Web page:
Mitosis 2: Metaphase
The prometaphase provides a transition from prophase to metaphase. In
prometaphase the nuclear envelope, which surrounds the nucleus, breaks up. The
spindle now can move into the center of the cell. Kinetochores develop, which
are attached to kinetochore fibers, which are linked to the chromosomes. The
kinetochores then control the movements of the chromosomes. During this period
the kinetochores are wildly oscillating as they try to attach themselves to one
of the polar fibers. When they manage to do so the chromosome settles down.
[Animal cell metaphase. Notice the chromosomes
are lined up along the equator of the cell. Two poles representing each daughter cell is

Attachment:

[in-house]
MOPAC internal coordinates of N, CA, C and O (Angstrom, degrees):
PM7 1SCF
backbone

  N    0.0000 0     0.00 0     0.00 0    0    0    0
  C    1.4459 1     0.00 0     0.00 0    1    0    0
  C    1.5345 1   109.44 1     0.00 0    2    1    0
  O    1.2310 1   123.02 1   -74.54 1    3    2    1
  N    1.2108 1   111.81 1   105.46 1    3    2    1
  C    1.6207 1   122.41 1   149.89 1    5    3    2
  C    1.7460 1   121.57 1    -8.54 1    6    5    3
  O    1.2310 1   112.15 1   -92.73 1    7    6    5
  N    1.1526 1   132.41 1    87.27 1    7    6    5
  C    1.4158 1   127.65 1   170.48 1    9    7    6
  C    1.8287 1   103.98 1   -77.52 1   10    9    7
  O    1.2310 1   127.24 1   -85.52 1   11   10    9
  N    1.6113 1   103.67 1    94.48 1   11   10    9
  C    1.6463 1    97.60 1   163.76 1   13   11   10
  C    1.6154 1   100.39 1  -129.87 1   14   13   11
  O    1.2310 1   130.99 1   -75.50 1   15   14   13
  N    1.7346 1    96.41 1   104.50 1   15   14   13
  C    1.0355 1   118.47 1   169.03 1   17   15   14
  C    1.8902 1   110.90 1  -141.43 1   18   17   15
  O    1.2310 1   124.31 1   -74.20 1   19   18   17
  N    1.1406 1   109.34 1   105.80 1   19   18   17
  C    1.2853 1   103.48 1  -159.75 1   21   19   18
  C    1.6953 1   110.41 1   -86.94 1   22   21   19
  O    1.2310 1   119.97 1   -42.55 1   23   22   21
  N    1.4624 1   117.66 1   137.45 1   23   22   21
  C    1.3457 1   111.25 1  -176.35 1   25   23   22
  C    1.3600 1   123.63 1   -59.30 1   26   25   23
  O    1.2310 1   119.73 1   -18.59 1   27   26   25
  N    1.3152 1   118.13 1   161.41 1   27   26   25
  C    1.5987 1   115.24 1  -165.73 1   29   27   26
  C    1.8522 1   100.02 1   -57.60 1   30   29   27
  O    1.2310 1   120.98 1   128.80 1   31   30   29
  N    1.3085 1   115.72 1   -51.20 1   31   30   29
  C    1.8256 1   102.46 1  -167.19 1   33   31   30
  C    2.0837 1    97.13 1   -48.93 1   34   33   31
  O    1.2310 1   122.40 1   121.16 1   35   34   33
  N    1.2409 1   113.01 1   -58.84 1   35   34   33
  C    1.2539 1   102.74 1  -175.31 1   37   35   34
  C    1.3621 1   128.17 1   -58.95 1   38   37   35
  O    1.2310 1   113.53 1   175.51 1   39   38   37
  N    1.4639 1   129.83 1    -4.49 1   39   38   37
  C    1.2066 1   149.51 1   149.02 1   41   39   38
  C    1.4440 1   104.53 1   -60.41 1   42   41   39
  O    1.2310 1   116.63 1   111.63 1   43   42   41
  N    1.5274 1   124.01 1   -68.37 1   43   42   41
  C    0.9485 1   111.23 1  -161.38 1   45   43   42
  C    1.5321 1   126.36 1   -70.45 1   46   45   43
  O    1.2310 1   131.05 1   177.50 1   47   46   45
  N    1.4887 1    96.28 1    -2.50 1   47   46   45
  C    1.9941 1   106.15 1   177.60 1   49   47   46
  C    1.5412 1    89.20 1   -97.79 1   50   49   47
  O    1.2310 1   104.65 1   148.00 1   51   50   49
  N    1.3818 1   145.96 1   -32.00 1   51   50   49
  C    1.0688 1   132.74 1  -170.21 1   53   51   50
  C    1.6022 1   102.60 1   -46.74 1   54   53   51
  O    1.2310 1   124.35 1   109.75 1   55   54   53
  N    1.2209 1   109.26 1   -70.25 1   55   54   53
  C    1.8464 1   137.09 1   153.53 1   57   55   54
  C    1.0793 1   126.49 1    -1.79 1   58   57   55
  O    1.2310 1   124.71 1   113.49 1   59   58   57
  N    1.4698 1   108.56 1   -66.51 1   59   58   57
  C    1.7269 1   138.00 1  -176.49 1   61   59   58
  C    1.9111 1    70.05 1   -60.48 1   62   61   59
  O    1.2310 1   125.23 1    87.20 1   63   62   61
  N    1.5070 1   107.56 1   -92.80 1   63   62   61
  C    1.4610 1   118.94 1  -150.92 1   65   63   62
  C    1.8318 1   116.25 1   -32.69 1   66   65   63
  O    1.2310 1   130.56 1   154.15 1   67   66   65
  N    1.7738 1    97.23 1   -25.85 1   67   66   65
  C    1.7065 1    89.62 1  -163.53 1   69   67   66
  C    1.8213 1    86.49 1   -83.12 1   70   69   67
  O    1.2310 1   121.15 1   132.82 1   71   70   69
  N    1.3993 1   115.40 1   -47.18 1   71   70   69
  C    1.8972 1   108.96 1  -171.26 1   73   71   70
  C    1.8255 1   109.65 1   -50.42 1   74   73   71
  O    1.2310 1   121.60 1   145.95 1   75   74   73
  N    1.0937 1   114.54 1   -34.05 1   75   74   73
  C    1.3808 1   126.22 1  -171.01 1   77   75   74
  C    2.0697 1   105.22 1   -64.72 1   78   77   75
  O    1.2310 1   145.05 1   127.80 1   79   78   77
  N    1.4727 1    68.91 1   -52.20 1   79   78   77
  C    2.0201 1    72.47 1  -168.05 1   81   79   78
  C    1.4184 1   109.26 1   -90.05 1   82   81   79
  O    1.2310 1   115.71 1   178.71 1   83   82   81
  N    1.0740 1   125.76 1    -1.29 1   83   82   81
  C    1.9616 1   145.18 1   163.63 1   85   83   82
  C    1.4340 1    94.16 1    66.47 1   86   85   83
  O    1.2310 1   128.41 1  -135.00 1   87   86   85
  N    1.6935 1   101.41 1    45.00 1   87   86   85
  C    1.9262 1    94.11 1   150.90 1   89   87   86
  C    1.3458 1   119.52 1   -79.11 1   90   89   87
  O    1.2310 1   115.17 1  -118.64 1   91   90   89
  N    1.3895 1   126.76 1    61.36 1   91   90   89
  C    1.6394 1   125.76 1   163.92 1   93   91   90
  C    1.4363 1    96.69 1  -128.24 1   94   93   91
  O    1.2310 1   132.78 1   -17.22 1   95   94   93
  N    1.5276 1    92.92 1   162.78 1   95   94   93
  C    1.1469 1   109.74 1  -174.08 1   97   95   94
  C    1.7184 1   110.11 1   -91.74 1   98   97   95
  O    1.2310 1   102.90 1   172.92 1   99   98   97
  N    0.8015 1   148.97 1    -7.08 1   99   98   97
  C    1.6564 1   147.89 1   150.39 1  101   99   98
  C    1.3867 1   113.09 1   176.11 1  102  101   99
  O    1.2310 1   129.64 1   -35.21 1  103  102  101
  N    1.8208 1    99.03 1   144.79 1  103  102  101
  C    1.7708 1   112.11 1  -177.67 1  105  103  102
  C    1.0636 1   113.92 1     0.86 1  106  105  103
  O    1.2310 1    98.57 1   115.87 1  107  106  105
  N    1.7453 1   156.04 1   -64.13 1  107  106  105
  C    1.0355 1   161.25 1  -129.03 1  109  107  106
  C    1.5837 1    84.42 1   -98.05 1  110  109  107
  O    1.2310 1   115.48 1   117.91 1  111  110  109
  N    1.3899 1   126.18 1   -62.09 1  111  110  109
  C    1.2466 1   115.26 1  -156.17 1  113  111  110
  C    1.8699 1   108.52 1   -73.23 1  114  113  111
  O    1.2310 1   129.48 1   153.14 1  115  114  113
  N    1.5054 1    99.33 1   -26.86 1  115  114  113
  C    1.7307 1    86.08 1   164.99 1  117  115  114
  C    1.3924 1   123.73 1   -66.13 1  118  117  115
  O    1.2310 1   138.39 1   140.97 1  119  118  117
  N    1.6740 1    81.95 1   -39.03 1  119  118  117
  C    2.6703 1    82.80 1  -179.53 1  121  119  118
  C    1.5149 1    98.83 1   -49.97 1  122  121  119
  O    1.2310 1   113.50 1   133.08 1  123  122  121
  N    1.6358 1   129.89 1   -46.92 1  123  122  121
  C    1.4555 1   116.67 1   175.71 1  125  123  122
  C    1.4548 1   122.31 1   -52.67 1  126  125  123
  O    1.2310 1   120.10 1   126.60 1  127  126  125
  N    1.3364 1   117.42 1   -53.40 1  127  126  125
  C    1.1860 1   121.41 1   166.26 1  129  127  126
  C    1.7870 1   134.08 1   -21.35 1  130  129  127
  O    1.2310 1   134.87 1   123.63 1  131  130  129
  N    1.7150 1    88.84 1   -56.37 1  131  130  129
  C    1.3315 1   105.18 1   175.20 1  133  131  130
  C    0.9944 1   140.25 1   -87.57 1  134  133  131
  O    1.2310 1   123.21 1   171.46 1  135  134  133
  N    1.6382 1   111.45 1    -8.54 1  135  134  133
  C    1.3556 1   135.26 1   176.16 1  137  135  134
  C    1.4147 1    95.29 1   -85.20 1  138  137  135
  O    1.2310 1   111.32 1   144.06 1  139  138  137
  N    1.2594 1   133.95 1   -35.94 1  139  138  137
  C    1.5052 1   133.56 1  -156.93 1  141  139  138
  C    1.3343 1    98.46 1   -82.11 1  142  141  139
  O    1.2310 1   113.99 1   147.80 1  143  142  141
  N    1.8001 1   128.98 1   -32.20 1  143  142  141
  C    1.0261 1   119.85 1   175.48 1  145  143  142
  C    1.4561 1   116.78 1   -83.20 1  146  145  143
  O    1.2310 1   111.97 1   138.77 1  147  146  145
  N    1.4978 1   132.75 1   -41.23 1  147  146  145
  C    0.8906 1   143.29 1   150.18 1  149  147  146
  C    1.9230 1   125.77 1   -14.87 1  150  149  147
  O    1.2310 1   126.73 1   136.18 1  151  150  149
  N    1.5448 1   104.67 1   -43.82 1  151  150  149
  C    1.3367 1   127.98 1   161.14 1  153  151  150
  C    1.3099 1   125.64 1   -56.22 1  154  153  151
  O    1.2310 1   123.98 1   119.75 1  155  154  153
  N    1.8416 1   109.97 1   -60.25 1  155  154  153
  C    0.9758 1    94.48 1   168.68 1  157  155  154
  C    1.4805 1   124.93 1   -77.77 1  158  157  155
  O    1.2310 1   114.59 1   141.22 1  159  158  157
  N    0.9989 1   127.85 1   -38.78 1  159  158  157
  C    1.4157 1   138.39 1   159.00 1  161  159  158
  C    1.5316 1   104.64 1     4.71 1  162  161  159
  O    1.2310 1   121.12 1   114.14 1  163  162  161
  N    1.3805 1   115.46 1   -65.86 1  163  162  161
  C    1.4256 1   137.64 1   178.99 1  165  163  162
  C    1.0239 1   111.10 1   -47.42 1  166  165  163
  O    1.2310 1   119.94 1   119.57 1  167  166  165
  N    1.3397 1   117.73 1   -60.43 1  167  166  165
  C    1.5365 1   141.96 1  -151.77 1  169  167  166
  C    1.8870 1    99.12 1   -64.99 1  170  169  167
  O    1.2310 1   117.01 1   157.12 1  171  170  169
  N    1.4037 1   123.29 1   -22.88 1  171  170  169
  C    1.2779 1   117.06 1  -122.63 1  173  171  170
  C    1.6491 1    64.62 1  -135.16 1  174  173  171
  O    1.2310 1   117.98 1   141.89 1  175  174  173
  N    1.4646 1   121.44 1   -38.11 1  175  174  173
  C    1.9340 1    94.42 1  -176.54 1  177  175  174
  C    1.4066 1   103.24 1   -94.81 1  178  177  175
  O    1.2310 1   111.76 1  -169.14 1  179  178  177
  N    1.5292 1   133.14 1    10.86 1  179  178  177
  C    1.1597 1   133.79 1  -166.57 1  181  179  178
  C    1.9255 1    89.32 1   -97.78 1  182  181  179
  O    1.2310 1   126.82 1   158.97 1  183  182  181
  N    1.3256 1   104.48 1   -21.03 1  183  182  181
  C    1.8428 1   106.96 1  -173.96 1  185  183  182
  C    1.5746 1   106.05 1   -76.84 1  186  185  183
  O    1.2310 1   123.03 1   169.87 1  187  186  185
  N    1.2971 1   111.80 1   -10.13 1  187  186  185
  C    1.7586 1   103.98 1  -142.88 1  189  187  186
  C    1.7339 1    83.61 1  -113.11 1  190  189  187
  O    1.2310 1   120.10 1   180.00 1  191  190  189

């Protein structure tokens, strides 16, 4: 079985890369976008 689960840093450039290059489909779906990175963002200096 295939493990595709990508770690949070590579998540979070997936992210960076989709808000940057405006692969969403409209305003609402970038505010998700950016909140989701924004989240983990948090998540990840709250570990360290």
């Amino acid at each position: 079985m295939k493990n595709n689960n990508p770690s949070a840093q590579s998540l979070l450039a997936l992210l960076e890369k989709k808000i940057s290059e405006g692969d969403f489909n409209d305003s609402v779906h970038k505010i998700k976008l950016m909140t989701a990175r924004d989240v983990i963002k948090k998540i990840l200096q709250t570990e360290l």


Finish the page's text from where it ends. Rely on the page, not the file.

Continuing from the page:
also formed by the spindle fibers.]
In Metaphase the kinetochores that are responsible for moving the chromosomes
jump begin to orientate the chromosomes. The chromosomes are orientated so that
1. each kinetochore faces the pole and 2. it moves each chromosome into a plane
at the center of the spindle so that each chromosome tail is facing each other.
Continue on to Mitosis 3: Anaphase